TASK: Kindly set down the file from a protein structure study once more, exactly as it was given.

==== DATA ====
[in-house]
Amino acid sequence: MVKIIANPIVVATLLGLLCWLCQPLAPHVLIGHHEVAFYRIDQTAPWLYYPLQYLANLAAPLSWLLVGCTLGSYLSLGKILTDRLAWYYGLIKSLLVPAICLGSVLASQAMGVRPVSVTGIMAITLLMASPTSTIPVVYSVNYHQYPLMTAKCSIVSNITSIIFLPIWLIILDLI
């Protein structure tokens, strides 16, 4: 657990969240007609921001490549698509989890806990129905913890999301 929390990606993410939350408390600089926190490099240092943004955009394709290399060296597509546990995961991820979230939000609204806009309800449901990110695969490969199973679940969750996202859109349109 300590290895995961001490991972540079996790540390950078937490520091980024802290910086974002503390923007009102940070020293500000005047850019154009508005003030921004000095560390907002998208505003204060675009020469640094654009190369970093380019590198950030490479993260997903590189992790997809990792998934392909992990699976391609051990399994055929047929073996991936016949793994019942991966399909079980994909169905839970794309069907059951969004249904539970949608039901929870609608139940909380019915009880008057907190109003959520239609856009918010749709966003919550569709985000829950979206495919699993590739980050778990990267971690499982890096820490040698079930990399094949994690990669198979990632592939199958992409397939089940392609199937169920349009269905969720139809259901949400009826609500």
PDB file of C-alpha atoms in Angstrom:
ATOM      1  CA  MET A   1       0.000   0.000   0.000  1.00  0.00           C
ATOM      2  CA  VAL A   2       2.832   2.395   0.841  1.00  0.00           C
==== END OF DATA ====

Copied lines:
[in-house]
Amino acid sequence: MVKIIANPIVVATLLGLLCWLCQPLAPHVLIGHHEVAFYRIDQTAPWLYYPLQYLANLAAPLSWLLVGCTLGSYLSLGKILTDRLAWYYGLIKSLLVPAICLGSVLASQAMGVRPVSVTGIMAITLLMASPTSTIPVVYSVNYHQYPLMTAKCSIVSNITSIIFLPIWLIILDLI
């Protein structure tokens, strides 16, 4: 657990969240007609921001490549698509989890806990129905913890999301 929390990606993410939350408390600089926190490099240092943004955009394709290399060296597509546990995961991820979230939000609204806009309800449901990110695969490969199973679940969750996202859109349109 300590290895995961001490991972540079996790540390950078937490520091980024802290910086974002503390923007009102940070020293500000005047850019154009508005003030921004000095560390907002998208505003204060675009020469640094654009190369970093380019590198950030490479993260997903590189992790997809990792998934392909992990699976391609051990399994055929047929073996991936016949793994019942991966399909079980994909169905839970794309069907059951969004249904539970949608039901929870609608139940909380019915009880008057907190109003959520239609856009918010749709966003919550569709985000829950979206495919699993590739980050778990990267971690499982890096820490040698079930990399094949994690990669198979990632592939199958992409397939089940392609199937169920349009269905969720139809259901949400009826609500």
PDB file of C-alpha atoms in Angstrom:
ATOM      1  CA  MET A   1       0.000   0.000   0.000  1.00  0.00           C
ATOM      2  CA  VAL A   2       2.832   2.395   0.841  1.00  0.00           C